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It happens to me all the time, especially on rhythm games, but also on other action and fighting games where flawless performance is crucial.

I've practiced a very tough level several dozen times, and I'm getting really close to finish it flawlessly (like full combo, or something like that). And then when I start my perfect run push, as I get closer to finishing the level, at the very end I choke and I end up doing some stupid mistake I wouldn't do otherwise. I can't say how many times I've seen a result screen like this:

orz

On the other hand, if I make a mistake early on the level, I know I'm not going to finish it perfectly, so I can flawlessly clear the later part of the level.

I think it has something to do with unconscious movement. If I'm doing the level unconsciously, probably even thinking about something else, I do it pretty well; but when my brain senses I'm close to finally doing a perfect run, I get nervous, and my consciousness, who sucks at playing games, takes over and I end up making really stupid mistakes.

In the end, when I actually flawlessly finish the level, it is more because I managed to somewhat finish the game consciously, rather than because I actually practiced. With levels with really tough endings, I can do more than a few hundred runs and never actually get to finish them, just because I get nervous at the very end.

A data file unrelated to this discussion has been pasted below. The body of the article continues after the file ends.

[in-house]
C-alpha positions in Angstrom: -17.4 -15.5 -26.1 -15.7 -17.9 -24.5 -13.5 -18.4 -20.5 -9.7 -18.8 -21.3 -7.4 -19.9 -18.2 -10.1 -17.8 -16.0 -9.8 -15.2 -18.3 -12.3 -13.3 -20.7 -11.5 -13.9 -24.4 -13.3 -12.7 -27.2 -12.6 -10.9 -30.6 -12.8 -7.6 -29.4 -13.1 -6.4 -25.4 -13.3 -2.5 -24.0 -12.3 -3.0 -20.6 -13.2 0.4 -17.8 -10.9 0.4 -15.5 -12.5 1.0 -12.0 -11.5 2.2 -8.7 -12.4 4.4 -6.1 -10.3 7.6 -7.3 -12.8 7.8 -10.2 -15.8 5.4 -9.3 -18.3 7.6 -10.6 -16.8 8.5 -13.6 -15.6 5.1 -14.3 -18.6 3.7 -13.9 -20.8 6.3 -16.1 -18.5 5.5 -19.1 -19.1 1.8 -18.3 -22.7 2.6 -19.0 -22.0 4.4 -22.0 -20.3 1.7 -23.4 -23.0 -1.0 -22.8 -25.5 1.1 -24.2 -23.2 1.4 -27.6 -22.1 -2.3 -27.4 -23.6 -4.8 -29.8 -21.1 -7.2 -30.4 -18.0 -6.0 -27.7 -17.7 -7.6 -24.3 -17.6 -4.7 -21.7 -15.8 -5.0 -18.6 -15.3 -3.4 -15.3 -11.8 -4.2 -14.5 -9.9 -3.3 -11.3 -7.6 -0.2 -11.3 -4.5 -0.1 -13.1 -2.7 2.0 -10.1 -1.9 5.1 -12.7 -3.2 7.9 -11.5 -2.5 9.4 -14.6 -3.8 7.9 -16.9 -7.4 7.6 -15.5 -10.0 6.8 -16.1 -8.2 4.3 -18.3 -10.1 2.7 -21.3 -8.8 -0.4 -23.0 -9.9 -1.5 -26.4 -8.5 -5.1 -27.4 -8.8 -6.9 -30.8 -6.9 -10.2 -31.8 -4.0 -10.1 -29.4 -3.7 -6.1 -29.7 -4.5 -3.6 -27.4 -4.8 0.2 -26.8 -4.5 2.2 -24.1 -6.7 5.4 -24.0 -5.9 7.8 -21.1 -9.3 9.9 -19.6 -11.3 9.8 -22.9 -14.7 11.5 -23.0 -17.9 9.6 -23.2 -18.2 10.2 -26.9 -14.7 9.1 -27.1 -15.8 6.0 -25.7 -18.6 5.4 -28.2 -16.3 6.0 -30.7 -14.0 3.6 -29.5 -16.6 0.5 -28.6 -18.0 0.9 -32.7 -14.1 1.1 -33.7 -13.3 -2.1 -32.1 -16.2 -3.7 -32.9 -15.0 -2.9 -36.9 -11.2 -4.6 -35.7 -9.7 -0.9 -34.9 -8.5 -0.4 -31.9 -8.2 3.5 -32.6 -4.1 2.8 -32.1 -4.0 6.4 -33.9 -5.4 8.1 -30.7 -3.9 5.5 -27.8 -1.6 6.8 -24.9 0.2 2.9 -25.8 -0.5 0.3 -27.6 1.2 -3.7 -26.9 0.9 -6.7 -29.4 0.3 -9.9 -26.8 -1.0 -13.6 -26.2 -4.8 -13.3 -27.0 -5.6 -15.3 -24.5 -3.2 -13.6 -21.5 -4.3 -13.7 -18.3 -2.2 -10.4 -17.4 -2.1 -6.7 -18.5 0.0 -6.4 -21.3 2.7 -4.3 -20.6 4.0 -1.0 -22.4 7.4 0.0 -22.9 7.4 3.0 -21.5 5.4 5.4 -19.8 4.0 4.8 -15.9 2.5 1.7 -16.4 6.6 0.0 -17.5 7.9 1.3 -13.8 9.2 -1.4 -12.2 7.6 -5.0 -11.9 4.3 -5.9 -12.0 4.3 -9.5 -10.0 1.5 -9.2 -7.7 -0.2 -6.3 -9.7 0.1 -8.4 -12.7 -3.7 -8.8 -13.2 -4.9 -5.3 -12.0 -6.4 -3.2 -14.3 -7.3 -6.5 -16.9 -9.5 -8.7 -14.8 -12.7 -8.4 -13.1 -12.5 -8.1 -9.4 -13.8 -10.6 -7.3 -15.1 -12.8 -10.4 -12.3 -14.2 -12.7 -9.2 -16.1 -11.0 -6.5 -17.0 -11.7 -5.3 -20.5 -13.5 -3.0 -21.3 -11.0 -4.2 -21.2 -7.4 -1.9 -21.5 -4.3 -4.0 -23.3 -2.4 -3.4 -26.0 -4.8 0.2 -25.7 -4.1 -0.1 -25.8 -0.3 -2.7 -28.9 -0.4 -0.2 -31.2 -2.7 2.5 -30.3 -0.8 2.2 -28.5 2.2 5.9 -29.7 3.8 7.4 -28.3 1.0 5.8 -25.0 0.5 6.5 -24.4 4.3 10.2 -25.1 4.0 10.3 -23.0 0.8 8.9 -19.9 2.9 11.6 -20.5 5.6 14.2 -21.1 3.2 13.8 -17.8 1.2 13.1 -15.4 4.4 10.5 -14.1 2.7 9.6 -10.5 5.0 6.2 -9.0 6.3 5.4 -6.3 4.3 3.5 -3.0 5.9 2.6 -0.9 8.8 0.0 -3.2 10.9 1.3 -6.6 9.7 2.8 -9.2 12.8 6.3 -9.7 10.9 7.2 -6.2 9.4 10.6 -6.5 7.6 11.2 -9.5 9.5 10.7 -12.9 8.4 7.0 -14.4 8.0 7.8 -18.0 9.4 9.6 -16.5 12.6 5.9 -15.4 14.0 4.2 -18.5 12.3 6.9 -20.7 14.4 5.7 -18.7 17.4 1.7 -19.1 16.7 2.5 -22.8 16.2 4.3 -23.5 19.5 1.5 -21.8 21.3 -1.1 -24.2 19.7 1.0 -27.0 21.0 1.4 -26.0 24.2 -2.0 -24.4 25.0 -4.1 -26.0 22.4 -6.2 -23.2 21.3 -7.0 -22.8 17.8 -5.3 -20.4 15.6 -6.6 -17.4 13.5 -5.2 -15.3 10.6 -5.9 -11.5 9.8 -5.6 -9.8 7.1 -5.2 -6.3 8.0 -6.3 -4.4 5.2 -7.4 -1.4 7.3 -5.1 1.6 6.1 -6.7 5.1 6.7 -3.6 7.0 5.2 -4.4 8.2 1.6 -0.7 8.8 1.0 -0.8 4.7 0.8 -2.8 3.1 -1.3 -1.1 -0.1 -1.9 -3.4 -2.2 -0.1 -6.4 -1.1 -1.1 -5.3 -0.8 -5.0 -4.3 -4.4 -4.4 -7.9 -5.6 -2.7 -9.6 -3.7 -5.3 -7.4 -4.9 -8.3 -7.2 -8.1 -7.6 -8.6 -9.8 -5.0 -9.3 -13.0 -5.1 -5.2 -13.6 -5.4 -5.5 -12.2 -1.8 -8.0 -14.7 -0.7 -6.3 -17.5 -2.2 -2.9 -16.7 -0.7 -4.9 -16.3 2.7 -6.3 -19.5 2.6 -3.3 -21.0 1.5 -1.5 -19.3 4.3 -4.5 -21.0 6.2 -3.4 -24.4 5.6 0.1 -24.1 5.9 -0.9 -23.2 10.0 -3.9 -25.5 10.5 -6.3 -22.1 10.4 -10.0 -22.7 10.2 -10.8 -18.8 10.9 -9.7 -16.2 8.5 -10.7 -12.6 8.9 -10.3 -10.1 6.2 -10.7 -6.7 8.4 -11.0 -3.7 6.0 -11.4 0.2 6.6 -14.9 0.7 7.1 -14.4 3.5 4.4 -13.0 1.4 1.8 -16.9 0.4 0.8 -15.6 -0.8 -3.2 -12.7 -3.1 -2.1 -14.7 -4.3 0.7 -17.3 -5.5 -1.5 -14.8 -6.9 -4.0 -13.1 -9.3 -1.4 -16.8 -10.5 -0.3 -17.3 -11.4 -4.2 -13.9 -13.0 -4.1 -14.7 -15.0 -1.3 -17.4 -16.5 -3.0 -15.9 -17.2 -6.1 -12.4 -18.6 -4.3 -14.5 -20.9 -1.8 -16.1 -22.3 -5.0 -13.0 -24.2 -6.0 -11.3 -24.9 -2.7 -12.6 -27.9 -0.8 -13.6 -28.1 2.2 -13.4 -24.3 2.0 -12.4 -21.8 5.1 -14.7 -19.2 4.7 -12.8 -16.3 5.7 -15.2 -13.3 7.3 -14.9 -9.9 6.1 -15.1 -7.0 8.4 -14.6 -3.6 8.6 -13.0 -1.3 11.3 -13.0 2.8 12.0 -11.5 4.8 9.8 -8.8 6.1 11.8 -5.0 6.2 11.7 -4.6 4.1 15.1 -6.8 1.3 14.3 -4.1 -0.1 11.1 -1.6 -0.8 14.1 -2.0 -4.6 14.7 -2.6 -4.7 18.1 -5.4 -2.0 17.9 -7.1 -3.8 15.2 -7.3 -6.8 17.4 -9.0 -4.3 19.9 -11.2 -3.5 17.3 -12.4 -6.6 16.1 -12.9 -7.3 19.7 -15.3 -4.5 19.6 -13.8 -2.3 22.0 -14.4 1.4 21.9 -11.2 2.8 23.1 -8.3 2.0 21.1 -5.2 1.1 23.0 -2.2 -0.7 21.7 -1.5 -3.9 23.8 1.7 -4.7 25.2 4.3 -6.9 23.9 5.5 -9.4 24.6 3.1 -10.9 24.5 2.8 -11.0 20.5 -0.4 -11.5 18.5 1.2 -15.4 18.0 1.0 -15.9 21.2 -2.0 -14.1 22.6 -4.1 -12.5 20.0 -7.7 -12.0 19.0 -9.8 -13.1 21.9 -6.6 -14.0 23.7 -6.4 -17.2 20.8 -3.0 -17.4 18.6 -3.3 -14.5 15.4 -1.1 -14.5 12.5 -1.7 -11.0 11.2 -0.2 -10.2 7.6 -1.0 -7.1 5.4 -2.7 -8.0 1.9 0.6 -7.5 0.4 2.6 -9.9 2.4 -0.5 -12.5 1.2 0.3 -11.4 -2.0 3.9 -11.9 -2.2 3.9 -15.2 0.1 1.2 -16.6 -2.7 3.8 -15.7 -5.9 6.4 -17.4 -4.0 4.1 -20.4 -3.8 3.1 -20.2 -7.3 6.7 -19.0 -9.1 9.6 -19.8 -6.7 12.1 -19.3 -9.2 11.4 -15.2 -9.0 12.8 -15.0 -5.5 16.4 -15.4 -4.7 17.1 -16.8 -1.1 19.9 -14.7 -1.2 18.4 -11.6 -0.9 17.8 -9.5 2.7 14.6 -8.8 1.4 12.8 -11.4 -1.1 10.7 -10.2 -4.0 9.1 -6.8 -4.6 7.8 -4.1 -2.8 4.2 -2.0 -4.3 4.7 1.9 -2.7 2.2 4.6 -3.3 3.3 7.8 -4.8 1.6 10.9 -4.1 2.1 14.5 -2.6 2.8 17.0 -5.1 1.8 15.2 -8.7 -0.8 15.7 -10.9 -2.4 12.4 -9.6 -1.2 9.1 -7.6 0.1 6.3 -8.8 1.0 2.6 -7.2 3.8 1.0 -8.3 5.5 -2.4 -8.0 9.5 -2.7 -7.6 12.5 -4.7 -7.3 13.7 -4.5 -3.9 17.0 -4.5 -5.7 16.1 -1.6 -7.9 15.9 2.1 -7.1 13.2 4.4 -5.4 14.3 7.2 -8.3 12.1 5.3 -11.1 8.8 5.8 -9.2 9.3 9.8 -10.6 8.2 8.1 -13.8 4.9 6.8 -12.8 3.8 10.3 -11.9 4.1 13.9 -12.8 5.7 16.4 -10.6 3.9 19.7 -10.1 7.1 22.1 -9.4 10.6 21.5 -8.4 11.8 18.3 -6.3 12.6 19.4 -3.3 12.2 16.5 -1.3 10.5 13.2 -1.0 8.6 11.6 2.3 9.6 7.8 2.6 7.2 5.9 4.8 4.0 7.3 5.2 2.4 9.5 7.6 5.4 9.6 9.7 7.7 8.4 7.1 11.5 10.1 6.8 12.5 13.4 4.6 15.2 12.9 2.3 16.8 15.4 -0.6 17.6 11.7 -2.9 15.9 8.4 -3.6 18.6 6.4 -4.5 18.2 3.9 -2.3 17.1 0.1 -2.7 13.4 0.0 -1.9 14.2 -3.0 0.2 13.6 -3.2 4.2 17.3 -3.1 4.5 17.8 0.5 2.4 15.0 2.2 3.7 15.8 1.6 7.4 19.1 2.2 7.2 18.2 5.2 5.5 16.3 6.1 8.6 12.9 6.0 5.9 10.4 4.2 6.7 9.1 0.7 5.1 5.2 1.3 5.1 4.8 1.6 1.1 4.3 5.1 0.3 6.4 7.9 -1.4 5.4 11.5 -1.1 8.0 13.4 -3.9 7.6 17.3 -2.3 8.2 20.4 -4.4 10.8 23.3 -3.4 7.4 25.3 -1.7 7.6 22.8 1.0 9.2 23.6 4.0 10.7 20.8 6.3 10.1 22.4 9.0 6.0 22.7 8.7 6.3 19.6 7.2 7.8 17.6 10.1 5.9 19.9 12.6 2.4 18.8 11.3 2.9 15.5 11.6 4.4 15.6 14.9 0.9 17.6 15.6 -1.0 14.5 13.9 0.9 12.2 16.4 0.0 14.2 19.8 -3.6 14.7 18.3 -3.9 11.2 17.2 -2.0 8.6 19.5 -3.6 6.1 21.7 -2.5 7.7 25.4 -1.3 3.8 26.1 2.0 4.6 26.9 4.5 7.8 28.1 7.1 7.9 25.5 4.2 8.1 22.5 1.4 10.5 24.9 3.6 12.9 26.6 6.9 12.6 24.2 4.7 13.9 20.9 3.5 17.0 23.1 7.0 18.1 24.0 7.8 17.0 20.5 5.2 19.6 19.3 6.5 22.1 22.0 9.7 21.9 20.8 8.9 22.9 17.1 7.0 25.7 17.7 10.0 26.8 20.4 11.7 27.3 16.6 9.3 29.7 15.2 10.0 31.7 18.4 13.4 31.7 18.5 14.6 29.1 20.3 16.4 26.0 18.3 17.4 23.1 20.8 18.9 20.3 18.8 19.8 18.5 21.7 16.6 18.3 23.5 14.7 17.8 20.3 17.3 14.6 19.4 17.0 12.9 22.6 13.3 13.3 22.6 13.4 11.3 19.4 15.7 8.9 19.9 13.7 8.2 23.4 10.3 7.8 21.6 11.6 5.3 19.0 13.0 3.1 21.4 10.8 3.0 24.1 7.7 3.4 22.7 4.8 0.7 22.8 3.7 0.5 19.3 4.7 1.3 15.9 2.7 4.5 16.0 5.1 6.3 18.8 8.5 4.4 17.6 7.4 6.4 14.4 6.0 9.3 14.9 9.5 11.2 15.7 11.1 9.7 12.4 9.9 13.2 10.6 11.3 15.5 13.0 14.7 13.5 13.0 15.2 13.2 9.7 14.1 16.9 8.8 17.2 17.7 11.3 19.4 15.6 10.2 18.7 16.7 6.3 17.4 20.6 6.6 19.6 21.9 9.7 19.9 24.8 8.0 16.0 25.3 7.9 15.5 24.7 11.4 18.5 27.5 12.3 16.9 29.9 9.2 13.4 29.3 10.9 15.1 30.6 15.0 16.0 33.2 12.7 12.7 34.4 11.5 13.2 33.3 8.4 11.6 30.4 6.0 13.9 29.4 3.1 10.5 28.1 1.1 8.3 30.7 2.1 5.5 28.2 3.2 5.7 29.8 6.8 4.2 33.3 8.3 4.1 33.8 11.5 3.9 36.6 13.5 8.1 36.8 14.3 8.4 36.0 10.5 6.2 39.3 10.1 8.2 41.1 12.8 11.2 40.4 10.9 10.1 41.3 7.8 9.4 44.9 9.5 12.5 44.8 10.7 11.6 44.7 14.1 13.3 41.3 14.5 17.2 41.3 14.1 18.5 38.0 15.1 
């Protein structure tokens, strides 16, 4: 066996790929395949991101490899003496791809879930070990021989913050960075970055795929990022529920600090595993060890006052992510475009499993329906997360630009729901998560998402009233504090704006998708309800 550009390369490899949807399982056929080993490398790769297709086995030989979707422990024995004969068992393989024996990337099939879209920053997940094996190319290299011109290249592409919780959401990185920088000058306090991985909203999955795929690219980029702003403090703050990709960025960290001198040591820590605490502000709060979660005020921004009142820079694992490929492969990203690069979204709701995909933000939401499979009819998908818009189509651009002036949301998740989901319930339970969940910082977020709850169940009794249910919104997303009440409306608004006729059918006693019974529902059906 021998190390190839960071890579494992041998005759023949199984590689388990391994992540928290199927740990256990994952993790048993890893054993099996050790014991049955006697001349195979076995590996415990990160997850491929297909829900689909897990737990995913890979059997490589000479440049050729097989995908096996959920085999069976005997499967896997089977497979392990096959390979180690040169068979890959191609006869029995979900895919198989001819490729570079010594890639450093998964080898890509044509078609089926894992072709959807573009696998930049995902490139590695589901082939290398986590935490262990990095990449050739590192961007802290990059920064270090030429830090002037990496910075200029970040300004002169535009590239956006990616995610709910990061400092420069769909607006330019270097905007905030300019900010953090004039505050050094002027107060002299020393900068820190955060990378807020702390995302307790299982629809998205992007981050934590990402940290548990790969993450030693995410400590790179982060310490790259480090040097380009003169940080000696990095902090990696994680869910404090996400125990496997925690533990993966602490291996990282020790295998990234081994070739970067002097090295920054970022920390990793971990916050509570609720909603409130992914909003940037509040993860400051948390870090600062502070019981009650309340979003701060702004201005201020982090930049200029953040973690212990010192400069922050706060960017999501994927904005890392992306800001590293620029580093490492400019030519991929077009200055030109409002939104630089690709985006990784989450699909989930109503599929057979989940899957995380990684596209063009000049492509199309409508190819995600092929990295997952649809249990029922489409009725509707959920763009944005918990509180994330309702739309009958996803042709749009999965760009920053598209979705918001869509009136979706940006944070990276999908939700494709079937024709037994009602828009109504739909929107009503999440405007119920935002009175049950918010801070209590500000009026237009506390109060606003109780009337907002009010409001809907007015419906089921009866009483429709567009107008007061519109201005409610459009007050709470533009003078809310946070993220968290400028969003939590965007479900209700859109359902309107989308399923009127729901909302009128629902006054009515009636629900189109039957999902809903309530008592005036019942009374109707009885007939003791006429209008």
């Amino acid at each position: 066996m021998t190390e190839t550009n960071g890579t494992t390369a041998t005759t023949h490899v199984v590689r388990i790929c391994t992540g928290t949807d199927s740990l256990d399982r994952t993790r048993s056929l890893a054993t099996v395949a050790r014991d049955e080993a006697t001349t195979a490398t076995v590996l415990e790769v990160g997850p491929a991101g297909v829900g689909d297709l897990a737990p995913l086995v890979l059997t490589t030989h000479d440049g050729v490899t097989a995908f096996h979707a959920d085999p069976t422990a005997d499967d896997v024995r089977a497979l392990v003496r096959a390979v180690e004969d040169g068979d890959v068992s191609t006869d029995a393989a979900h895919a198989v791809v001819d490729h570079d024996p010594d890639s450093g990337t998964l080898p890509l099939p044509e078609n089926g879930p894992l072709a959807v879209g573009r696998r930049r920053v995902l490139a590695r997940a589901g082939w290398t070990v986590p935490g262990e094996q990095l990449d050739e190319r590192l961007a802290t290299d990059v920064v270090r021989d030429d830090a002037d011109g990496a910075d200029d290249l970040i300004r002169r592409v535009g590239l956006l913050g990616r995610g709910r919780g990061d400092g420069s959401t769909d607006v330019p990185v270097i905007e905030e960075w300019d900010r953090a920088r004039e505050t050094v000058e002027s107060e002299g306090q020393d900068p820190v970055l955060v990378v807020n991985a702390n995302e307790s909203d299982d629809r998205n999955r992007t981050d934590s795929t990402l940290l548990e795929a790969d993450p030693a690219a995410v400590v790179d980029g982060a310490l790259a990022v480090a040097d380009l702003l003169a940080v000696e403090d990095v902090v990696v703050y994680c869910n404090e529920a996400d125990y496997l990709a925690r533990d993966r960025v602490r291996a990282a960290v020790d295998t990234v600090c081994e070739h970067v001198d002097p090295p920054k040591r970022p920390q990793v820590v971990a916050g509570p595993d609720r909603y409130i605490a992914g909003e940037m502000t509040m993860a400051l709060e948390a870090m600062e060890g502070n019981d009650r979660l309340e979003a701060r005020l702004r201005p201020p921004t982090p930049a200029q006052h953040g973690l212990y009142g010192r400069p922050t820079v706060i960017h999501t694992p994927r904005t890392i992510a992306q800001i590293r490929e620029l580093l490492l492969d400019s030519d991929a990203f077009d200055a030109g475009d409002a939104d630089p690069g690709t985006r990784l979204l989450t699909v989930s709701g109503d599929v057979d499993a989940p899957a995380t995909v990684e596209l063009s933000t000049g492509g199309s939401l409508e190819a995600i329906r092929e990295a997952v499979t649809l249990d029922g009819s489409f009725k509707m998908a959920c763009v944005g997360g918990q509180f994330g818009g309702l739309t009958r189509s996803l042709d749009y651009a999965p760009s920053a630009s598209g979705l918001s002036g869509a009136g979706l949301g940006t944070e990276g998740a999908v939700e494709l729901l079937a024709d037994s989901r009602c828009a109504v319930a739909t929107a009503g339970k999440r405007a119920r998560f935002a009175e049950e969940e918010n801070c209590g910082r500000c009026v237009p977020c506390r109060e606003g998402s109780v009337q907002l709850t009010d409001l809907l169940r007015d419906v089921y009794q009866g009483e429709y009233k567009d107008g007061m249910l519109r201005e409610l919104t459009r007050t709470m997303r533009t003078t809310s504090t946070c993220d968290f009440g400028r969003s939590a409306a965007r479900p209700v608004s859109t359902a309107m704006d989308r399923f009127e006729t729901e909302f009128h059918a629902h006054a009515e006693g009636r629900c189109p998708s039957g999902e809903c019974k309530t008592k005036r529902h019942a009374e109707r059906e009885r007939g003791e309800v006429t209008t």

How can I stop choking when playing games?

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@fbueckert However, I feel like it's something that is extremely relevant to gamers, especially professional gamers and speedrunners. Isn't it possible that we could give some constructive advice from our own experiences? –  Mana Feb 20 '13 at 5:02
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@Mana That's where inviting to Arqade Chat comes in. –  user9983 Feb 20 '13 at 5:04
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I think our advice consists of drinking. A lot. –  Frank Feb 20 '13 at 5:06
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If you can pause in the middle of a song, I'd do that when you feel yourself getting nervous. It helped me with Elite Beat Agents. It's a trade off though, you might shake your nerves but you might also lose your groove. –  walrus helmet Feb 20 '13 at 6:16